If the inflation rate in 1996 was tripled and the house price index was only affected by inflation, what would be the House Price Index Outside the Capital starting in 1997?
Hyperinflation occurs when there is a continuing (and often accelerating) rapid increase in the amount of money that is not supported by a corresponding growth in the output of goods and services.
The price increases that result from the rapid [ money creation creates a vicious circle, requiring ever growing amounts of new money creation to fund government activities. Hence both monetary
inflation and price inflation proceed at a rapid pace. Such rapidly increasing prices cause widespread unwillingness of the local population to hold the local currency as it rapidly loses its buying power. Instead they quickly spend any money they receive, which increases the velocity of money flow; this in turn causes further acceleration in prices.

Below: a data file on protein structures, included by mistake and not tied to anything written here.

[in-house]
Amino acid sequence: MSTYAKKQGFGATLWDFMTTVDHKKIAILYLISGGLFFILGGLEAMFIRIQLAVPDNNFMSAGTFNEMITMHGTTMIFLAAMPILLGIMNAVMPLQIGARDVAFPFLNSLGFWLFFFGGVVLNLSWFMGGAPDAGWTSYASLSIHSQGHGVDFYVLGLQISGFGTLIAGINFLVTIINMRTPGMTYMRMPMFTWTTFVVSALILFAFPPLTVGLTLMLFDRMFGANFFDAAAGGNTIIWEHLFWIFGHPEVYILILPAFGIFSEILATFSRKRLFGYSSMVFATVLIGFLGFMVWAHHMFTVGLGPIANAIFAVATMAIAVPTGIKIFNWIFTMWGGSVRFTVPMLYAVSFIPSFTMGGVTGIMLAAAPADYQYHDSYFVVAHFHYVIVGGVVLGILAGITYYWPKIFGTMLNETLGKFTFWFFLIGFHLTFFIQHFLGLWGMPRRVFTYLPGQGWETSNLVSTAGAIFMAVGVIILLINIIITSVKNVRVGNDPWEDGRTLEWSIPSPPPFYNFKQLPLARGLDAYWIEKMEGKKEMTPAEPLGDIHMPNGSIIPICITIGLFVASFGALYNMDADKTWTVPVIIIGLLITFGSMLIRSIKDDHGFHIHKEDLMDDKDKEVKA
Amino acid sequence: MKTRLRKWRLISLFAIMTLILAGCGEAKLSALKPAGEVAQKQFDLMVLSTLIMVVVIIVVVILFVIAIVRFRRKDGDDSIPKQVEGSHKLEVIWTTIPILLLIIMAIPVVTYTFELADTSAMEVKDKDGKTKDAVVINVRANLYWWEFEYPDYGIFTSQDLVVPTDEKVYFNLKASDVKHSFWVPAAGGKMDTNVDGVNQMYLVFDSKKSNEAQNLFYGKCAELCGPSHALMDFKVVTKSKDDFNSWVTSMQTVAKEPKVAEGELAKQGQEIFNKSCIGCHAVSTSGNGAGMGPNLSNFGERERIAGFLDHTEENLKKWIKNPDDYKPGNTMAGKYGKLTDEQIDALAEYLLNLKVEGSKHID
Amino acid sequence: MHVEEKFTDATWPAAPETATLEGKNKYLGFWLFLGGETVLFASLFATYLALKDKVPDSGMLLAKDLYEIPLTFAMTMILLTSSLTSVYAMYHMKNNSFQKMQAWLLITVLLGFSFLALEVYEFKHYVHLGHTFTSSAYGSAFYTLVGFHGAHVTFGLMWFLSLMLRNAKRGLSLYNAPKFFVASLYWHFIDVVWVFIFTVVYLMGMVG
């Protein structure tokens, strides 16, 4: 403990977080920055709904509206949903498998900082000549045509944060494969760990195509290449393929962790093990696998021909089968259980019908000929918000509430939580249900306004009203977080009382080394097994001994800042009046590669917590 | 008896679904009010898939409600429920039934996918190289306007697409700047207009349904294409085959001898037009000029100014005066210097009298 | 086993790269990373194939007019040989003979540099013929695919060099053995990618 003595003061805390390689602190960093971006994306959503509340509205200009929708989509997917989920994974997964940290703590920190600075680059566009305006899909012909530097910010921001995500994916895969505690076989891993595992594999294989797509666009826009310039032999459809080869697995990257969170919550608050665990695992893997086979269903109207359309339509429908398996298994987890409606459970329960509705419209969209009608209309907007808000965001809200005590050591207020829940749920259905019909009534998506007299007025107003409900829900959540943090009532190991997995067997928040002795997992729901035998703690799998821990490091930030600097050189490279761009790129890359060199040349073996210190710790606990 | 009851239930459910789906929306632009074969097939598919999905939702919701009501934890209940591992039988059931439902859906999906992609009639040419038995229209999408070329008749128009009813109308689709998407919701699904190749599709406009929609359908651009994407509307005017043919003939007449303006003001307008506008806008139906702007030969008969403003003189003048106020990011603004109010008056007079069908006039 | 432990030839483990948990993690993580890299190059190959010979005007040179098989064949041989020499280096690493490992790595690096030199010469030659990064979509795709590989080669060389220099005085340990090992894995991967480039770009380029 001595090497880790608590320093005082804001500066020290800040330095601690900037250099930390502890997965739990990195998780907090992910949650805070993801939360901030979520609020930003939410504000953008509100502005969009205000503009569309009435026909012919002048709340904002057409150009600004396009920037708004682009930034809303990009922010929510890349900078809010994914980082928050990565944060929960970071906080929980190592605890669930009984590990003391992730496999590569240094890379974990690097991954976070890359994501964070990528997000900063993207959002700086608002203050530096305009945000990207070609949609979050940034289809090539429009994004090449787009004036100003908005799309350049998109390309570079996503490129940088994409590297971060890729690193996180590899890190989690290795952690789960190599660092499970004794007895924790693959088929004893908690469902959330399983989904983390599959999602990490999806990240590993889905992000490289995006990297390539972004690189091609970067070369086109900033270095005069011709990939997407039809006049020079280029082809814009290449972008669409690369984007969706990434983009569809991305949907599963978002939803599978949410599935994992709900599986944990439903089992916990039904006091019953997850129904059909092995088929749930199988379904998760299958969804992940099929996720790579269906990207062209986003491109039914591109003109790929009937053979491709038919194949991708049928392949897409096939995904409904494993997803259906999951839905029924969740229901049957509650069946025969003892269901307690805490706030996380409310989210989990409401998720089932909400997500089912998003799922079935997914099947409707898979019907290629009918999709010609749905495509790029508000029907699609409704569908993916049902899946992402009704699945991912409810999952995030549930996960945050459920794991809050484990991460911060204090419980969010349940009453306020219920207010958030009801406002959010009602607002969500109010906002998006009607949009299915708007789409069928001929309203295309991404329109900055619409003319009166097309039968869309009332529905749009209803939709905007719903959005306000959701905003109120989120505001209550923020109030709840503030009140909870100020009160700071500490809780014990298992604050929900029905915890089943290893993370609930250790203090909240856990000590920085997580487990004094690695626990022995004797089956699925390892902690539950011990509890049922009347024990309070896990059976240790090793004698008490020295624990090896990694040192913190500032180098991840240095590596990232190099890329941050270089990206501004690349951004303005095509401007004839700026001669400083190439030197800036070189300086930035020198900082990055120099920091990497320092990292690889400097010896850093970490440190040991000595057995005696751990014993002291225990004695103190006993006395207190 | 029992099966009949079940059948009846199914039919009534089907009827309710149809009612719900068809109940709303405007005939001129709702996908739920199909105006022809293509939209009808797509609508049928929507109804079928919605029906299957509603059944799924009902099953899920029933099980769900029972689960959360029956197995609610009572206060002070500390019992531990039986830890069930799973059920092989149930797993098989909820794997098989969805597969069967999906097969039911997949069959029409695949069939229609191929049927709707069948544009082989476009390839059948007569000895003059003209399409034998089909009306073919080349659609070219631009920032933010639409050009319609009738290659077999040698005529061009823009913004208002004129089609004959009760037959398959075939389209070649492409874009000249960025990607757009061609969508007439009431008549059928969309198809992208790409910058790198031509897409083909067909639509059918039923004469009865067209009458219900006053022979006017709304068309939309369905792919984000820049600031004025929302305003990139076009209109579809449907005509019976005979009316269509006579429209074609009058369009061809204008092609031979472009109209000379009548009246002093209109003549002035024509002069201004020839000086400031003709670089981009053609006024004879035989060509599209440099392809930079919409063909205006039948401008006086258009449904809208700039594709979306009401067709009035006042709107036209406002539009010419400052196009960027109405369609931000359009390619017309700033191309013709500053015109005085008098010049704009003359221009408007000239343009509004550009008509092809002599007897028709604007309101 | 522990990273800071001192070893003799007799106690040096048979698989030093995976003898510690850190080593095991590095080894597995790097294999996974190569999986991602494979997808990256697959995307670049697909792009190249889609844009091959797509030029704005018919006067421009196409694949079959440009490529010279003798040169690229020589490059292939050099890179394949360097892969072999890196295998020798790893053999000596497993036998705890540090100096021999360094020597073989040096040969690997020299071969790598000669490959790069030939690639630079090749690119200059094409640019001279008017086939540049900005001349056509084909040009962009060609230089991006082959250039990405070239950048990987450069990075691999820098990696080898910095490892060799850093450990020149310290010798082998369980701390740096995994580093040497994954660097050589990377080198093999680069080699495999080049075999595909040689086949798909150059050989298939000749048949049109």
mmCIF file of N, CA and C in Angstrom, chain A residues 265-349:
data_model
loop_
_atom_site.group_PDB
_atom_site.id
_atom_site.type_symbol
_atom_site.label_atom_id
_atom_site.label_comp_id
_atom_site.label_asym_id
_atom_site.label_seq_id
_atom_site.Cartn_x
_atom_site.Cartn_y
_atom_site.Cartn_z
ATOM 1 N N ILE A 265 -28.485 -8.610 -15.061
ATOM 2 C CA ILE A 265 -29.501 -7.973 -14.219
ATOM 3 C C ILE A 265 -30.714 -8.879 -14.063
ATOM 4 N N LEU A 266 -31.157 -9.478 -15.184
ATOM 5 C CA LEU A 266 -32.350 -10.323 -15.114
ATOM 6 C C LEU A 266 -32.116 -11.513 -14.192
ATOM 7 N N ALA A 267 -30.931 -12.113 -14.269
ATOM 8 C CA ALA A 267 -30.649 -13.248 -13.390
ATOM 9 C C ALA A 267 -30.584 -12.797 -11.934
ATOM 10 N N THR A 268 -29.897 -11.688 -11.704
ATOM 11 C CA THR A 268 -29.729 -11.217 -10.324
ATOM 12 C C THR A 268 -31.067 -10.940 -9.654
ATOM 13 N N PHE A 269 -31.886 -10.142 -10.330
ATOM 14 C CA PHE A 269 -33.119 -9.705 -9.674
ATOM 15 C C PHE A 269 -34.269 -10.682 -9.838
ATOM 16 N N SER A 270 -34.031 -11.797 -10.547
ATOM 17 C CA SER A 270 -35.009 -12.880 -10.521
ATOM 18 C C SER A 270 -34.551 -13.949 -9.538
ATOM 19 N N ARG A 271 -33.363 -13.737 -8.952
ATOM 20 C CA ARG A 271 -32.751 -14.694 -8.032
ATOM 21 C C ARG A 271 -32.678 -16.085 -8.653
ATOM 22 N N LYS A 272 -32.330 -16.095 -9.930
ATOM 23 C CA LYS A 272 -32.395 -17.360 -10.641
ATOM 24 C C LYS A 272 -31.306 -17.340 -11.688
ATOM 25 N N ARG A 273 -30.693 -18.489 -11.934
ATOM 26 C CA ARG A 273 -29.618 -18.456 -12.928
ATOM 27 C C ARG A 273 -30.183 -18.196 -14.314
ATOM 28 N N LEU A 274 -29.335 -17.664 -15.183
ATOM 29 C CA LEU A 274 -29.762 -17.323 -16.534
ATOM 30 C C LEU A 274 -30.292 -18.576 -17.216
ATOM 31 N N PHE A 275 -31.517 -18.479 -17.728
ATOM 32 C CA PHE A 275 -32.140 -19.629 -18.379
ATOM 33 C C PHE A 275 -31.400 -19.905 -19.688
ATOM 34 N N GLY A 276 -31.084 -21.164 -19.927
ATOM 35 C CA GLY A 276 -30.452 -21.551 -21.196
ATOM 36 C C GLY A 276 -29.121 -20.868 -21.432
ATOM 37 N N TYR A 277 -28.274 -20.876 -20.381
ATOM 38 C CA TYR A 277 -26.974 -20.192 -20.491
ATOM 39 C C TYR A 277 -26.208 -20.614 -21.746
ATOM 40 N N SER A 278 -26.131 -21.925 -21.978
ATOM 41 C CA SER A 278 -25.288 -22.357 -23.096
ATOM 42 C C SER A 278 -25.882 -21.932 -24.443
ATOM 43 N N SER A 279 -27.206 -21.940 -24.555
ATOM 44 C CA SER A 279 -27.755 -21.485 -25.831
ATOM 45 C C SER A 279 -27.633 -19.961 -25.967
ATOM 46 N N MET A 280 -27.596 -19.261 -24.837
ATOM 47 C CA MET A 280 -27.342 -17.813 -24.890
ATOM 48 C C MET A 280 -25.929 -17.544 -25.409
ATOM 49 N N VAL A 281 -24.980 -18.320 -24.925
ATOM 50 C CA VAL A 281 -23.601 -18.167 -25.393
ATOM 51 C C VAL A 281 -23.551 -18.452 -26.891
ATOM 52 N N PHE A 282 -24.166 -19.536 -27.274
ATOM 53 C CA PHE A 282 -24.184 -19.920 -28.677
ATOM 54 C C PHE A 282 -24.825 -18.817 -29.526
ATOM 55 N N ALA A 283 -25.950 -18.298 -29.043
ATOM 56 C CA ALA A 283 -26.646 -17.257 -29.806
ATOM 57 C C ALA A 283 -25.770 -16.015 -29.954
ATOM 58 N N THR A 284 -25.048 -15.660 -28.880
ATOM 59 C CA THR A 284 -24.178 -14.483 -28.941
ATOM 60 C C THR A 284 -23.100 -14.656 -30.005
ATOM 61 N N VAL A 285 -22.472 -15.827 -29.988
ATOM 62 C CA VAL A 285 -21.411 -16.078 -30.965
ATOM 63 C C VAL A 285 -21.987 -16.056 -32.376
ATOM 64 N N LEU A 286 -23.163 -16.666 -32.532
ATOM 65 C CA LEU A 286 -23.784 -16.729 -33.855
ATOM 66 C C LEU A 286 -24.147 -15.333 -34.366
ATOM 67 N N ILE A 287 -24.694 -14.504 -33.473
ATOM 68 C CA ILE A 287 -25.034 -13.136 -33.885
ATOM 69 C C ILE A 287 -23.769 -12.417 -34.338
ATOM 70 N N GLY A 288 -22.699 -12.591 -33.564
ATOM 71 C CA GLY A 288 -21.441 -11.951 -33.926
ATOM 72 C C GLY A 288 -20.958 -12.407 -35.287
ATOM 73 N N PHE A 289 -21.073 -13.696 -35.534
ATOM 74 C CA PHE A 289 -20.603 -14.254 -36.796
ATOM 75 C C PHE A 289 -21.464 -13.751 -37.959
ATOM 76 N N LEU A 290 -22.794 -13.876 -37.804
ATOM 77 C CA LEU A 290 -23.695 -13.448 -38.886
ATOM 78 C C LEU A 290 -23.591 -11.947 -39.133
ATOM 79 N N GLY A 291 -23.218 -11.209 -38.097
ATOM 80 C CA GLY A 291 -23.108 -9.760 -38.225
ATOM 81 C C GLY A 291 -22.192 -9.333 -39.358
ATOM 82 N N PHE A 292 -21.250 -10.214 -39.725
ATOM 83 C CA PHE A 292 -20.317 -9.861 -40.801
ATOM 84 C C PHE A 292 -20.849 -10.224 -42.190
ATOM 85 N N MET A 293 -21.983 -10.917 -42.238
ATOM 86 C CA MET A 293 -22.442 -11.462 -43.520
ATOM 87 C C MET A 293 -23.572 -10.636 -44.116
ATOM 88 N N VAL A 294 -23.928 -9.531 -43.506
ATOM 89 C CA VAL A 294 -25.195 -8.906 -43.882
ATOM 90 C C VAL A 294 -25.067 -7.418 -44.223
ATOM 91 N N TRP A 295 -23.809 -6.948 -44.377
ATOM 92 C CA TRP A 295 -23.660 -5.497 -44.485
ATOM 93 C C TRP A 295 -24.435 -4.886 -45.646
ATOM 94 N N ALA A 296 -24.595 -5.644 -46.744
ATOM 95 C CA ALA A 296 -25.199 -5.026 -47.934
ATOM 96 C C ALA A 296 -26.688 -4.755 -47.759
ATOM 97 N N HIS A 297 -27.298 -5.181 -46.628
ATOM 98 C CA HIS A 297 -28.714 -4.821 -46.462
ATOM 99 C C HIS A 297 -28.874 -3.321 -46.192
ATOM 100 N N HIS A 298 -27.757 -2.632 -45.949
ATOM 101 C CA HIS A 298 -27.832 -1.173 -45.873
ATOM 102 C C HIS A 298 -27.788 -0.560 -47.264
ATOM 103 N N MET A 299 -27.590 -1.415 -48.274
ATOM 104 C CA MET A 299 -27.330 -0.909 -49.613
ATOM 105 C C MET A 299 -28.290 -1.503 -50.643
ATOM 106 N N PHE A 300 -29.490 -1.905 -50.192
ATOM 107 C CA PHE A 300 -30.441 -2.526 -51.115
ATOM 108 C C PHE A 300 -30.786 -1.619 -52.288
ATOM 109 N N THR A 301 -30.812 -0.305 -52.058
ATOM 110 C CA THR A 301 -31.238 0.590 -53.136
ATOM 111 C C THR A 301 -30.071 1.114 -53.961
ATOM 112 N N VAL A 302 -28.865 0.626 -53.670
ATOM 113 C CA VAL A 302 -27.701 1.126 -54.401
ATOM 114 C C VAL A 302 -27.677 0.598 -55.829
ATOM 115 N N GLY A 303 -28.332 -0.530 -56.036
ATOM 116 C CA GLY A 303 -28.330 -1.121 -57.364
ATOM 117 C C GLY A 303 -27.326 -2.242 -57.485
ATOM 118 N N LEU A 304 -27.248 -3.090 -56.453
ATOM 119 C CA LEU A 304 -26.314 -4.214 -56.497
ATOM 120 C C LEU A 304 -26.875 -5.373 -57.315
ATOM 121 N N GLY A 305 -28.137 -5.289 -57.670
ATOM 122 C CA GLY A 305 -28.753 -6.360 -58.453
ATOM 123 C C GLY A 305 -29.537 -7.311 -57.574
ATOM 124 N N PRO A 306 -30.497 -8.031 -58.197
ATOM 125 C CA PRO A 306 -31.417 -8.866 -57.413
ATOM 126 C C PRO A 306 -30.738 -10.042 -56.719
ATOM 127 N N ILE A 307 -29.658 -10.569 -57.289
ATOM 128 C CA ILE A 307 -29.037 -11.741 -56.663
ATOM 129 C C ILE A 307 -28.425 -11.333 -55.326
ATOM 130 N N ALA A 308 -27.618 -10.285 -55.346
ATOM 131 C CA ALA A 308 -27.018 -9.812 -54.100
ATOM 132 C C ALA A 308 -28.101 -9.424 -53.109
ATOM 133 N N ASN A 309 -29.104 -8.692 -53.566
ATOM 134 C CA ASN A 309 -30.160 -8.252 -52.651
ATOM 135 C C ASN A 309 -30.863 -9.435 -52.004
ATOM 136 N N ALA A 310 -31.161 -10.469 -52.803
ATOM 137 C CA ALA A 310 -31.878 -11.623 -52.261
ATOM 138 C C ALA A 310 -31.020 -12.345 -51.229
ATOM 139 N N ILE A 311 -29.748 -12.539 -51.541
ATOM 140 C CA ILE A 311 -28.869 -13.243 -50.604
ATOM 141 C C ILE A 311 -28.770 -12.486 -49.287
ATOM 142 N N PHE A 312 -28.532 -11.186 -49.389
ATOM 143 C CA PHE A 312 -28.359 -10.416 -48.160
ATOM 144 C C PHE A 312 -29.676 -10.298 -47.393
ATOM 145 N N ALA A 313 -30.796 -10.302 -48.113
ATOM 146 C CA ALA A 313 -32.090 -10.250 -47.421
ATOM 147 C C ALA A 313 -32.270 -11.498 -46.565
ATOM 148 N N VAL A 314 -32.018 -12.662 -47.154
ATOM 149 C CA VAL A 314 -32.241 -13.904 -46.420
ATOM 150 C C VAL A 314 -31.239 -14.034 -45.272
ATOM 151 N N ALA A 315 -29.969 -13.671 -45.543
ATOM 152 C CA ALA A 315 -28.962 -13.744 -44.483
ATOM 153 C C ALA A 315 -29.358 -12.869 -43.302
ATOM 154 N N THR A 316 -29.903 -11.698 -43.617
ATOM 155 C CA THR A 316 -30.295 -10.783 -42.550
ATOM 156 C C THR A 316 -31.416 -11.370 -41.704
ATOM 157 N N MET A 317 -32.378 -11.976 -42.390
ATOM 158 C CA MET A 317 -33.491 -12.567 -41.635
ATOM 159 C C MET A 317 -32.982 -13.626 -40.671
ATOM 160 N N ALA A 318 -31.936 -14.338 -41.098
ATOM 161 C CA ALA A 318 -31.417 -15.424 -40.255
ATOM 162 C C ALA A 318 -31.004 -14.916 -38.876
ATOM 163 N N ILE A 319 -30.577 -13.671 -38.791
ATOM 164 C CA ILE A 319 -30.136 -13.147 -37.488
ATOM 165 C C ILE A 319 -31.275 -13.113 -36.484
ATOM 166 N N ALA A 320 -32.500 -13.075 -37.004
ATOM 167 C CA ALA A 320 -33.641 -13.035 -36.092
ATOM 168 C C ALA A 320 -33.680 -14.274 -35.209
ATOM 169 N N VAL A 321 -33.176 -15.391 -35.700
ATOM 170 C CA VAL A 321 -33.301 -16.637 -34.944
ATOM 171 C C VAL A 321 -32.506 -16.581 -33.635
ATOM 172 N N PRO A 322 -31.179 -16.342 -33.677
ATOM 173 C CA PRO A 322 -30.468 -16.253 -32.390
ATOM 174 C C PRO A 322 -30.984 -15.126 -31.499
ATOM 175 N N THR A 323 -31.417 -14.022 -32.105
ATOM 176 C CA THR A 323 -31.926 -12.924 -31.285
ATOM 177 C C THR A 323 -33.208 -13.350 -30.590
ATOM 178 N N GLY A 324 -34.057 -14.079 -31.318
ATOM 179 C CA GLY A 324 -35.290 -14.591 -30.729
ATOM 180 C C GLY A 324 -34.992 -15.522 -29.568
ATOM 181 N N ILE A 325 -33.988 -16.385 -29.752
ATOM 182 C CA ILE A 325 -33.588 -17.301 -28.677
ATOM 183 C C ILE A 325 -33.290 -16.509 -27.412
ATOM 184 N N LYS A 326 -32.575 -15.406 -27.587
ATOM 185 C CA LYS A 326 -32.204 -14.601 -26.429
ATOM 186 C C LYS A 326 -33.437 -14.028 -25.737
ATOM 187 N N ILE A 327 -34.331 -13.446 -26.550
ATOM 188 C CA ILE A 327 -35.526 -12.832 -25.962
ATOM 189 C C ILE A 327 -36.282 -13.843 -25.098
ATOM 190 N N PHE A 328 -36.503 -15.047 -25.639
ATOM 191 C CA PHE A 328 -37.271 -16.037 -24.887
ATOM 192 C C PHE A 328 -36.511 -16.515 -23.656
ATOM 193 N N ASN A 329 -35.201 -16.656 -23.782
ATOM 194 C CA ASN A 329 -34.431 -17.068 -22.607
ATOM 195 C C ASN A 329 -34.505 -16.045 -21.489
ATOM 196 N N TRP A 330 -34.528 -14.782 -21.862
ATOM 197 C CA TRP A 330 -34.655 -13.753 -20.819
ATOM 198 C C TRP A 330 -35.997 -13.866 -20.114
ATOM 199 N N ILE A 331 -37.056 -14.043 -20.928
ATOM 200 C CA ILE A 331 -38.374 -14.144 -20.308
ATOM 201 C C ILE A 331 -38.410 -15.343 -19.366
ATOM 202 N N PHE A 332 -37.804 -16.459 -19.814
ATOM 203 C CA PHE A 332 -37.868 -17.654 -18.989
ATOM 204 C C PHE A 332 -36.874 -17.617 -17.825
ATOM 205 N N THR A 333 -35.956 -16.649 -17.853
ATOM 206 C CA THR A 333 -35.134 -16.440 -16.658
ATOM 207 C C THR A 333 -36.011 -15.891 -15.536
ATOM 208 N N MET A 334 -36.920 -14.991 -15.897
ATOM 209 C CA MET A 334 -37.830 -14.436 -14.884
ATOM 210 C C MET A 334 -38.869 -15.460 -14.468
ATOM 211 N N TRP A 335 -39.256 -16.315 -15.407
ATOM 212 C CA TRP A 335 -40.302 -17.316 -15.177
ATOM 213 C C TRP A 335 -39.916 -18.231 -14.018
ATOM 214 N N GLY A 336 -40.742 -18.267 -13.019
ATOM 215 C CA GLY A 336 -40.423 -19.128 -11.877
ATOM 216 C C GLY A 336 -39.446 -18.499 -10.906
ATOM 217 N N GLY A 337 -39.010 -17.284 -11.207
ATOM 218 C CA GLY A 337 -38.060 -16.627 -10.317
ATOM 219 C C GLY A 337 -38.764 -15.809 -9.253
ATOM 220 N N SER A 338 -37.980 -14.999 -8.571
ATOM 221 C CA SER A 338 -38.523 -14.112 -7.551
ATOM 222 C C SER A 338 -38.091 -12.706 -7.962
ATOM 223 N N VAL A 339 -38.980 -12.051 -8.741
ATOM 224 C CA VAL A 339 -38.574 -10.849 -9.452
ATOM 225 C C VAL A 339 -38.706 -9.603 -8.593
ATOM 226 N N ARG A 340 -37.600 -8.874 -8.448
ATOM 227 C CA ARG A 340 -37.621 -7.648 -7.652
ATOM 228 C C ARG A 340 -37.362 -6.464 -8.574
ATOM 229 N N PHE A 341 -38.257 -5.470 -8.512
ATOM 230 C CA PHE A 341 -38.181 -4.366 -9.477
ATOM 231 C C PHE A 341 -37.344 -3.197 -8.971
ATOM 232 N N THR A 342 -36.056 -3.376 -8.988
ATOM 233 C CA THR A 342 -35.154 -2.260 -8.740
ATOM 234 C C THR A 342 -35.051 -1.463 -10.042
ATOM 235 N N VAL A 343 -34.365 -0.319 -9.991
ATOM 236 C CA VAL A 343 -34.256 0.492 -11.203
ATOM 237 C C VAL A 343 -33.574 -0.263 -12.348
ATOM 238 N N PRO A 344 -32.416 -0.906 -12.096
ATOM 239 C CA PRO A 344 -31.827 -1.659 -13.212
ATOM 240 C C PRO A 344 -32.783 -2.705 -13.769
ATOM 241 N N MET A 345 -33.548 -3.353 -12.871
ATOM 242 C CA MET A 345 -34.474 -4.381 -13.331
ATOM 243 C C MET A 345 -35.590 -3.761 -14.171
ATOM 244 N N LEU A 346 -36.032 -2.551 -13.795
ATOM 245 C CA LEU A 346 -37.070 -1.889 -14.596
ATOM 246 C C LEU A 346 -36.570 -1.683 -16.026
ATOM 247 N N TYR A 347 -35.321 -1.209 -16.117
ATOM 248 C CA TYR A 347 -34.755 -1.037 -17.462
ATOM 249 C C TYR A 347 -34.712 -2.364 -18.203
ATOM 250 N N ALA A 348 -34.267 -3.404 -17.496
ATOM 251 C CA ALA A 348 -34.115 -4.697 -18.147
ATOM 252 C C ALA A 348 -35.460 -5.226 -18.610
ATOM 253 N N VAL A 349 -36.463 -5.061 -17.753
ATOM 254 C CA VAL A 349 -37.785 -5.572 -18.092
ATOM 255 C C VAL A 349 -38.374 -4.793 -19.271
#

This results in an imbalance between the supply and demand for the money (including currency and bank deposits), causing rapid inflation. Very high inflation rates can result in a loss of confidence in the currency, similar to a bank run. Usually, the excessive money supply growth results from the government being either unable or unwilling to fully finance the government budget through taxation or borrowing, and instead it finances the government budget deficit through the printing of money.
Governments have sometimes resorted to excessively loose monetary policy, as it allows a government to devalue its debts and reduce (or avoid) a tax increase. Inflation is effectively a regressive tax on the users of money, but less overt than levied taxes and is therefore harder to understand by ordinary citizens. Inflation can obscure quantitative assessments of the true cost of living, as published price indices only look at data in retrospect, so may increase only months later. ]
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